Dell: Changing the Bus
In many ways, the Dell story is a textbook example of American entrepreneurship. Michael Dell began by selling computers from the trunk of his car and quickly rose to being CEO of a highly respected computer manufacturer. Dell’s business model was simple: make computers to order and deliver directly to the customer. As the company grew, it encountered growth problem.
A maturing industry caused Dell to rethink it’s business model and this case study asks the question, “Should Dell continue with its current strategy of following the consumer market down in price and adjusting its costs, or should it change its focus to more profitable business services? ” When you think of computer manufacturers, companies like Dell, IBM, and HP all come to mind. After a little research, I realized that these companies do more that just make computers. In fact IBM is no longer in the computer business.
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IBM sold there computer division to Lenovo in 2005. Technology is still a big part of their mission, but aside from being the world’s largest information technology (IT) company, they are also the world’s largest consulting organization, with talented people in more than 160 countries. There global capabilities include: services, software, hardware, research and financing. Similar to IBM, HP is also taking a different approach. In 2011, HP announced they would be selling there computer division and begin to focus on enterprise services.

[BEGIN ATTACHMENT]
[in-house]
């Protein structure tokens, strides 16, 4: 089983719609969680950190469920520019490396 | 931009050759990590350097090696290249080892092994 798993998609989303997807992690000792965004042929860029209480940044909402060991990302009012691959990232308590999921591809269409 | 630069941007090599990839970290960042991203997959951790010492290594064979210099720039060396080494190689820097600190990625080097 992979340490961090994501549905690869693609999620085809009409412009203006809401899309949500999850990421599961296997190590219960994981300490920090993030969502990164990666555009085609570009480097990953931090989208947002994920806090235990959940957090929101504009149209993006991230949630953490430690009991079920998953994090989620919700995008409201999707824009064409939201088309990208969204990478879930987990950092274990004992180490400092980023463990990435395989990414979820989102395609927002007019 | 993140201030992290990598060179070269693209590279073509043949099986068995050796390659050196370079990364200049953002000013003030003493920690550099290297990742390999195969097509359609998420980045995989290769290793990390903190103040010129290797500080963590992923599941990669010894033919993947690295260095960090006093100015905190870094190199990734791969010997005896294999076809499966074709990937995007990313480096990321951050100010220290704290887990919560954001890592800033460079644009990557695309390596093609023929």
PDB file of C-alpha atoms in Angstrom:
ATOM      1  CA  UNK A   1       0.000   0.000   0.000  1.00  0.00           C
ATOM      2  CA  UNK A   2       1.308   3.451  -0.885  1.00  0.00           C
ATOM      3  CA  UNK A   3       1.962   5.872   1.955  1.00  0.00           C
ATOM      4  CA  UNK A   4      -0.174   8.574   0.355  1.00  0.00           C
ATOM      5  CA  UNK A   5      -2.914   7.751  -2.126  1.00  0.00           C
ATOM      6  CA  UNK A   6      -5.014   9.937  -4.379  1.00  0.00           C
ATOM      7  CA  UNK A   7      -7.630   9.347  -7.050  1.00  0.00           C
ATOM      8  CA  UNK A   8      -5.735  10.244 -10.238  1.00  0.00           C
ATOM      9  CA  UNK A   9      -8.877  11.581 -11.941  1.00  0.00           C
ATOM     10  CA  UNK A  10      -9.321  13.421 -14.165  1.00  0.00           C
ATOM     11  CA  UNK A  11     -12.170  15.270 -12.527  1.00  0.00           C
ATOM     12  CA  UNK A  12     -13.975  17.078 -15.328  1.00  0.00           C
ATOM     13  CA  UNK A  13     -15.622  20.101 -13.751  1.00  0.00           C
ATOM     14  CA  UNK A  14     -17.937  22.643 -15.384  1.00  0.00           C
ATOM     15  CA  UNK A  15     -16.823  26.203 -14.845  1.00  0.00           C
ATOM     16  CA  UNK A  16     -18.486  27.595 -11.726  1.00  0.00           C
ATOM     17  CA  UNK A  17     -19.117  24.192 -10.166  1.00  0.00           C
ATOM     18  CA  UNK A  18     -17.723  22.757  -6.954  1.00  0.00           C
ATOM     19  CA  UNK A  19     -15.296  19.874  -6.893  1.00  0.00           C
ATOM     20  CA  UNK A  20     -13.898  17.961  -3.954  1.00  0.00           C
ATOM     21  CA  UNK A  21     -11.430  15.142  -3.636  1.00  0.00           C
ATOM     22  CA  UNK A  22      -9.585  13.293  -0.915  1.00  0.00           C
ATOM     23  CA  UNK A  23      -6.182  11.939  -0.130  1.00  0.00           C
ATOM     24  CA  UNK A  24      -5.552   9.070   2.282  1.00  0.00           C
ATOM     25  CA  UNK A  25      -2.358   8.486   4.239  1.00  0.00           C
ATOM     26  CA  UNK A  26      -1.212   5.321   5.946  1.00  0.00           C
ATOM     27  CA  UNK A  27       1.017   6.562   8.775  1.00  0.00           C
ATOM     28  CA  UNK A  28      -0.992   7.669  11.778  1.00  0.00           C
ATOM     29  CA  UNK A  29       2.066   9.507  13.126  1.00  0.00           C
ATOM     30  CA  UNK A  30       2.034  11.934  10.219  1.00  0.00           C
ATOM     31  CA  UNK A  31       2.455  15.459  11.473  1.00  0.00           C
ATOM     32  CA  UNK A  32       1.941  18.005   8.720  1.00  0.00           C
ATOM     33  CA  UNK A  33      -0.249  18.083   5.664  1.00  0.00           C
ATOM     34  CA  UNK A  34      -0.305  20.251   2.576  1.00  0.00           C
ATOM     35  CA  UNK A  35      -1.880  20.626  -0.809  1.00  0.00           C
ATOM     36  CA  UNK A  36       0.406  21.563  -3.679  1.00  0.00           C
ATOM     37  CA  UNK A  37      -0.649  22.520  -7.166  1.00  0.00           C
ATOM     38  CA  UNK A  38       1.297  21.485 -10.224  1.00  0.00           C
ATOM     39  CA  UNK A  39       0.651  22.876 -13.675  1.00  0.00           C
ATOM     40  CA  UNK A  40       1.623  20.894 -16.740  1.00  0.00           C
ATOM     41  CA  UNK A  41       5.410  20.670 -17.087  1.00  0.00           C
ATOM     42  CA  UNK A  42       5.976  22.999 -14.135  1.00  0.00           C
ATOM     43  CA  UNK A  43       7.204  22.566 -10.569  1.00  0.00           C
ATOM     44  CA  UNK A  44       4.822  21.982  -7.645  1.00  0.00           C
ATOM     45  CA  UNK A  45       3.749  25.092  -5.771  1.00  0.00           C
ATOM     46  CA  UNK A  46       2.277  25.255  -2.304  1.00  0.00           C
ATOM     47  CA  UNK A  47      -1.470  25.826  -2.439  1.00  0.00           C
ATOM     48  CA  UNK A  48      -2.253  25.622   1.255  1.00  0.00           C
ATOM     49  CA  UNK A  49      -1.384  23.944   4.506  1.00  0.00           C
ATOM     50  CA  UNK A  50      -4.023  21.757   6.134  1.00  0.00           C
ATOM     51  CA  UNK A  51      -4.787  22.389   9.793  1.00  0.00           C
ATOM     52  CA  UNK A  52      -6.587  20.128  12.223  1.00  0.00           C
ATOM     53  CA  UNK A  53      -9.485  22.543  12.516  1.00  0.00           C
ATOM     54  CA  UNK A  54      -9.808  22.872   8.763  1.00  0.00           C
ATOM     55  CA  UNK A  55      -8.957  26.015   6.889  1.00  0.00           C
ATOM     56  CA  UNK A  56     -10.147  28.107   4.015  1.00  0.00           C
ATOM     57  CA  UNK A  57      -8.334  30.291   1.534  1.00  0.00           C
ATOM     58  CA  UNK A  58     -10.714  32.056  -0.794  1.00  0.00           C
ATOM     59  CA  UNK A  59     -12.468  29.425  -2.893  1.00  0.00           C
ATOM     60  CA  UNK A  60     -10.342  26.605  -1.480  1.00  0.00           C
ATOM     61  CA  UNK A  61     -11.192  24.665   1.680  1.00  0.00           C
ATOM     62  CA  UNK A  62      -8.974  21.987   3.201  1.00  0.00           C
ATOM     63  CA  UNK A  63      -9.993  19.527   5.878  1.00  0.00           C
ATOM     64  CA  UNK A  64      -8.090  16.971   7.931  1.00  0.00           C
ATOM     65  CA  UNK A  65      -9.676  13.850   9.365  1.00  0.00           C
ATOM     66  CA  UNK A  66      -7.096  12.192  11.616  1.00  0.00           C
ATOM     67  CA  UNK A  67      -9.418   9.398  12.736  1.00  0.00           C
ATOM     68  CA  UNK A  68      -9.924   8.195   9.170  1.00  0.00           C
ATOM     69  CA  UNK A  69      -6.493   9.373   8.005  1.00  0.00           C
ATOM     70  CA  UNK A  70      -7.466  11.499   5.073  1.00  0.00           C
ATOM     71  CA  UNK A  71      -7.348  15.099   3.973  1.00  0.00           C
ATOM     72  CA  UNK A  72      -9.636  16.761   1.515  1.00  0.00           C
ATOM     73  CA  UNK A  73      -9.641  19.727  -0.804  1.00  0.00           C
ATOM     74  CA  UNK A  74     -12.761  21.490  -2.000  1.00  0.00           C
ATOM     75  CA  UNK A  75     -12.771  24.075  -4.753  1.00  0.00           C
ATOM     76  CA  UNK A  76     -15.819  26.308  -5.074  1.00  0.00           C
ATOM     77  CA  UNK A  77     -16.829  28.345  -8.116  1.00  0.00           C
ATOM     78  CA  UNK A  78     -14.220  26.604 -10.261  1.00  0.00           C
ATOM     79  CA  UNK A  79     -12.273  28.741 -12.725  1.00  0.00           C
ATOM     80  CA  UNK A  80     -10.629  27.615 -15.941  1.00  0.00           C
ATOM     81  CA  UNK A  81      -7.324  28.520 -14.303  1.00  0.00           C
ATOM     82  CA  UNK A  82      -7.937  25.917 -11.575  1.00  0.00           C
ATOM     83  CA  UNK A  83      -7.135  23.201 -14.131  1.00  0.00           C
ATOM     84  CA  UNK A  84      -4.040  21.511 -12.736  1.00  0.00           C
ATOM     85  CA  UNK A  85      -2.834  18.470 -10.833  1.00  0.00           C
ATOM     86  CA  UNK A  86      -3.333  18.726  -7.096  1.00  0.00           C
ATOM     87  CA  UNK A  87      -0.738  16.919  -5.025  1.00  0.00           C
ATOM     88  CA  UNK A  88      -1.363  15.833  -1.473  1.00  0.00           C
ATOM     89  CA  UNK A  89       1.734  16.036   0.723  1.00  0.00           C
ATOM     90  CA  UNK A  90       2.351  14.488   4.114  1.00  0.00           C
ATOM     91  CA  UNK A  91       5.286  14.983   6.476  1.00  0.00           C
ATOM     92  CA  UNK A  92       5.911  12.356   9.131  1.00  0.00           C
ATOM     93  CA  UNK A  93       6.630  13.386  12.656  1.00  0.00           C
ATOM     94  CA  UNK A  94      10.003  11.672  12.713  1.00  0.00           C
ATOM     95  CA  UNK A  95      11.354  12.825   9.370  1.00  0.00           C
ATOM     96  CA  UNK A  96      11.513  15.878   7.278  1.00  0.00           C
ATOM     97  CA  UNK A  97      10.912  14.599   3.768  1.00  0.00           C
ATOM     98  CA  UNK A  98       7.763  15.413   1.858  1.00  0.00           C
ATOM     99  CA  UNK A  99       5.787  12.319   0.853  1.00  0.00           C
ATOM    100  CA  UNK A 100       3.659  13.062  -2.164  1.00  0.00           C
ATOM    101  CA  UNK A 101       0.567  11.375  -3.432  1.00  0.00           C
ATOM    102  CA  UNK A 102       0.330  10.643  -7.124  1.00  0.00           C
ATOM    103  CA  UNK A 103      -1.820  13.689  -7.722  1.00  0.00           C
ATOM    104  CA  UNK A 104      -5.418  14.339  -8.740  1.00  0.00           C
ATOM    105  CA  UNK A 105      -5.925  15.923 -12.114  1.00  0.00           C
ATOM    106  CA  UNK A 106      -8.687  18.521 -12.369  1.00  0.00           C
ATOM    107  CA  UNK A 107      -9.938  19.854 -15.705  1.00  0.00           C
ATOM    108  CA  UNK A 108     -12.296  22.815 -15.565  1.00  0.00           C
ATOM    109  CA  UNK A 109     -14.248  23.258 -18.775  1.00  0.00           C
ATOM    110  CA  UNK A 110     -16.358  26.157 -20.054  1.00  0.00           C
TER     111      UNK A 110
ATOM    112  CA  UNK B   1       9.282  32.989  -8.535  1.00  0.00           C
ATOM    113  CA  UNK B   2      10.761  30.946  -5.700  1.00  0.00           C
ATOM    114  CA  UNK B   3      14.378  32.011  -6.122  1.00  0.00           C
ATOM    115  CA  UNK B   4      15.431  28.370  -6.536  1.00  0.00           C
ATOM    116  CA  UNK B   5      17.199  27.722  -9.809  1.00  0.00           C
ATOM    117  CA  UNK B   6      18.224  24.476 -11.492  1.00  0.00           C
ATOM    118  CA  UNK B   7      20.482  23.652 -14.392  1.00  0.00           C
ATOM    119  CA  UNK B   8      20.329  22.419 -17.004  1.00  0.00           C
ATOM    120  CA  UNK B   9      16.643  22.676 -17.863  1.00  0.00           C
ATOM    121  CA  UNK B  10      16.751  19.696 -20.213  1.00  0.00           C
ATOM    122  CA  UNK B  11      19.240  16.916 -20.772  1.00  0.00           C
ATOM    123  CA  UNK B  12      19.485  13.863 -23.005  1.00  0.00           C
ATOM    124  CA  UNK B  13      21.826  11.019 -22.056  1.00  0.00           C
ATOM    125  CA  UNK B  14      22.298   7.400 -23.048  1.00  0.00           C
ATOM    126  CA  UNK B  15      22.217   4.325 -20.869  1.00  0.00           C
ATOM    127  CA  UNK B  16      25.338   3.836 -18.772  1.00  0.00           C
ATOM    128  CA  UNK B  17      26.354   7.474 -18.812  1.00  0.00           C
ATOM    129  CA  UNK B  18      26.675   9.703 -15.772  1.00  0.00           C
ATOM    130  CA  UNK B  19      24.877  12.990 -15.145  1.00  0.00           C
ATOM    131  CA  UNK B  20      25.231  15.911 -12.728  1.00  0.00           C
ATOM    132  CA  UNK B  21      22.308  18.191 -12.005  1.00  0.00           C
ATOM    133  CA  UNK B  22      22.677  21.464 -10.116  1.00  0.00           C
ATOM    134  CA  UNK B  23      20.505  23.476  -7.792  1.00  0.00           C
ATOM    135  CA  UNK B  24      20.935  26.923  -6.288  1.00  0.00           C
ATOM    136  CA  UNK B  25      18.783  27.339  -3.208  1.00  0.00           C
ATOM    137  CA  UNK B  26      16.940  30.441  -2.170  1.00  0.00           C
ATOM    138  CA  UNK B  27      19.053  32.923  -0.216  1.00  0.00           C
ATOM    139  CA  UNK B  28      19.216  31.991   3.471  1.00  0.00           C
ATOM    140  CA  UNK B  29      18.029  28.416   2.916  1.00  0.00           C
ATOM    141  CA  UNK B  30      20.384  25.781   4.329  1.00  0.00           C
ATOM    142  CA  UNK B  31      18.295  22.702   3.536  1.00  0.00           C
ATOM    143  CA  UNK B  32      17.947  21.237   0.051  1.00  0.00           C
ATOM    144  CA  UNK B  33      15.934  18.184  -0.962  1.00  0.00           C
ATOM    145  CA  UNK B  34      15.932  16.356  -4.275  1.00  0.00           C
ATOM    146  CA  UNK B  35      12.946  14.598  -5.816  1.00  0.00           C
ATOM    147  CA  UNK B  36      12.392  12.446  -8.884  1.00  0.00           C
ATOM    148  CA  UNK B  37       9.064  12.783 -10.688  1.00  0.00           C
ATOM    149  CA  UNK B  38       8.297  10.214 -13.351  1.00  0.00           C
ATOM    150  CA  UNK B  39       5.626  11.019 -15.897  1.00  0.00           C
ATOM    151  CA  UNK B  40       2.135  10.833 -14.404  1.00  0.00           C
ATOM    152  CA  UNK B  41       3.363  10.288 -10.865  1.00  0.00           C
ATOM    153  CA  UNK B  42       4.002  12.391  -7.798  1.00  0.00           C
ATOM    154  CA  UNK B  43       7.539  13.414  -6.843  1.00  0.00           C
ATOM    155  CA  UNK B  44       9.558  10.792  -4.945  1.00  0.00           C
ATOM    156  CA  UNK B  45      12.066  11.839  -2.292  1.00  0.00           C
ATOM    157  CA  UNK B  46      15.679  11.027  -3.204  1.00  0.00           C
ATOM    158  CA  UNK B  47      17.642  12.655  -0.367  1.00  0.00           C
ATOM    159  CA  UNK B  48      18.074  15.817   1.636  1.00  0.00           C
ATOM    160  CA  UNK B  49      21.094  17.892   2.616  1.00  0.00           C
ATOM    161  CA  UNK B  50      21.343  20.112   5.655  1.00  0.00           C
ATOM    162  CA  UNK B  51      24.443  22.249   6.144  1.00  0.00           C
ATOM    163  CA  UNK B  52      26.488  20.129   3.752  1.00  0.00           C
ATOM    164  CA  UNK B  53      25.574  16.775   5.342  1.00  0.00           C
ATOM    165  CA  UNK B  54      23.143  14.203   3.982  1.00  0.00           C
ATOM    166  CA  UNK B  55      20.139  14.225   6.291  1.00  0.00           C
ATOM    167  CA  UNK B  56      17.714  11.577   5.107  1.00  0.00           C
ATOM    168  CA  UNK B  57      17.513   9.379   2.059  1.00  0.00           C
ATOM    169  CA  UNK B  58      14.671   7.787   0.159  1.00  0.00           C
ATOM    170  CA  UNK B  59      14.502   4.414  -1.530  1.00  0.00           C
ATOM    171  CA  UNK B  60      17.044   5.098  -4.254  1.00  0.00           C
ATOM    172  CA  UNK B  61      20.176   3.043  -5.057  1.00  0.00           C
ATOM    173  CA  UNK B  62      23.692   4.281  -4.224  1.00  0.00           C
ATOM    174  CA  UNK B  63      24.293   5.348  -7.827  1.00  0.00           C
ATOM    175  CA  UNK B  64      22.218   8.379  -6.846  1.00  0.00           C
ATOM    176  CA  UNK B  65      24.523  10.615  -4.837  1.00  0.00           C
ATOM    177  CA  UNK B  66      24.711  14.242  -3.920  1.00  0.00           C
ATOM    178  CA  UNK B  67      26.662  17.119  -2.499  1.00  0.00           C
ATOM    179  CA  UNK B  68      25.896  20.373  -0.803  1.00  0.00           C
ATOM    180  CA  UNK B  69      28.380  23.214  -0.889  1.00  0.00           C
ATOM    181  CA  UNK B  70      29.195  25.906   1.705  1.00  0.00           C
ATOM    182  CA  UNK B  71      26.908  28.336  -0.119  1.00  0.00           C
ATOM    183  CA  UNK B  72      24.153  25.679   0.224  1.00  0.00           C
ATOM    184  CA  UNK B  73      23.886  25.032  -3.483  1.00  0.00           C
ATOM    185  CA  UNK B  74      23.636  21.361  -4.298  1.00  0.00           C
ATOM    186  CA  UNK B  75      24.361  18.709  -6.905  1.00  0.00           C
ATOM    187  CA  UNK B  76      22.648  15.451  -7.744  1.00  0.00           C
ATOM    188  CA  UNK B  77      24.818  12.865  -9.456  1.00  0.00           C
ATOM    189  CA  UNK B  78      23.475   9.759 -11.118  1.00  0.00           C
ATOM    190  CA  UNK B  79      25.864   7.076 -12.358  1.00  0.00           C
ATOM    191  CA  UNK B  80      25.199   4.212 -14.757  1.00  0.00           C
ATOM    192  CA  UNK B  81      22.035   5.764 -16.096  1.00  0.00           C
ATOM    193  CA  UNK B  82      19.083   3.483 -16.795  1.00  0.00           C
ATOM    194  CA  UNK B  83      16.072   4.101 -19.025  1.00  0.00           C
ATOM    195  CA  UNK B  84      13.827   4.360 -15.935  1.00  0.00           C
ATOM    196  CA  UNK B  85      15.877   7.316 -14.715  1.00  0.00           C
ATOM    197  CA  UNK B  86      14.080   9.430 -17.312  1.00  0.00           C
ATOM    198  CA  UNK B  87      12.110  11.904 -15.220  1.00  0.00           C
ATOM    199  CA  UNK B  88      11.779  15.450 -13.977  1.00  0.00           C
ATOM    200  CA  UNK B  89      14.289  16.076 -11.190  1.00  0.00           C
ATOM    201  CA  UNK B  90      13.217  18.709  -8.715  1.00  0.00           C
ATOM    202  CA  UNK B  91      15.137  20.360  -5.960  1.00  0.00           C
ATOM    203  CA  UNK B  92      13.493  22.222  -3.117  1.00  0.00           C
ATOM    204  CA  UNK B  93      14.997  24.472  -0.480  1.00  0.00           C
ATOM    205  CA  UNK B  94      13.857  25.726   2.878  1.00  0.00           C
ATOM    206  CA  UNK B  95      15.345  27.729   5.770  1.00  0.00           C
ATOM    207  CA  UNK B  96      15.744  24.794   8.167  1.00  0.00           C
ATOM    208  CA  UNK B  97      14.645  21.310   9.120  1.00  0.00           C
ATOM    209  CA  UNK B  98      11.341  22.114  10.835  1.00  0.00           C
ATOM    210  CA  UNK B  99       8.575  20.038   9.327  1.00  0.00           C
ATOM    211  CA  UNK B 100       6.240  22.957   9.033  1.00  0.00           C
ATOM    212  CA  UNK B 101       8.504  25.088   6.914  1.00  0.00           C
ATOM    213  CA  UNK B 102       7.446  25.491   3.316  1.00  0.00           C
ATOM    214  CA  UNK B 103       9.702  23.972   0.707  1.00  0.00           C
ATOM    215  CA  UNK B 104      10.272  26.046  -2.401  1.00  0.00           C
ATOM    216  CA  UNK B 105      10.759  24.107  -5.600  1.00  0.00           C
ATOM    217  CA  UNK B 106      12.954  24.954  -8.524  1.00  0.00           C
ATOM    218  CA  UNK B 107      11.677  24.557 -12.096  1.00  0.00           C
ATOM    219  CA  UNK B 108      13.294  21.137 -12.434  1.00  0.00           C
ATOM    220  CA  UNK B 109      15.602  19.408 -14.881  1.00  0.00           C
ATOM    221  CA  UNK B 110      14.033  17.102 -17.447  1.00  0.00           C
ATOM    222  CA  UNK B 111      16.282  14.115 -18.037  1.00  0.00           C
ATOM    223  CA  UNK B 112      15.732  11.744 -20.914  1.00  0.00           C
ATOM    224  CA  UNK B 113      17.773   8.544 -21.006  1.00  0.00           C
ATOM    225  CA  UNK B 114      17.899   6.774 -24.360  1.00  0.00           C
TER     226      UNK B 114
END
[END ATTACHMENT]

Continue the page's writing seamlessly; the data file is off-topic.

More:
So why are these companies changing business models that have work so well over the years? I think it’s simple, there isn’t enough profit in it. The cost to manufacture a PC has increased over the years and has eaten away at profit margins for American companies. In addition, manufactures in countries like China and Malaysia have a huge advantage because they can produce these products cheaper. This leaves American companies to rethink their business strategies.
IBM has demonstrated that you don’t need a dedicated PC business to make enterprise services (and installing other people’s PCs) very profitable. So should Dell follow IBM’s lead or continue their strategy of following the consumer market down in price and adjusting its cost? I think they should do both. Dell already has manufacturing plants in other countries. In fact, the majority of their products are manufactured over seas. This gives them an advantage over companies who don’t have the ability to lower manufacturing costs.
Secondly, I wouldn’t leave the PC business totally because the competition is beginning to thin out. There are two American companies standing in the PC market: Dell and Apple. Apple looks comfortable in the PC business. In addition, Apple is rounding up a lot of the value to from consumers in three key markets – personal computers, smartphones and tablets. We already know that it is the most profitable mobile phone maker, and the same is true for tablets. PCs? Not so much. So maybe this is an opportunity for Dell to build on.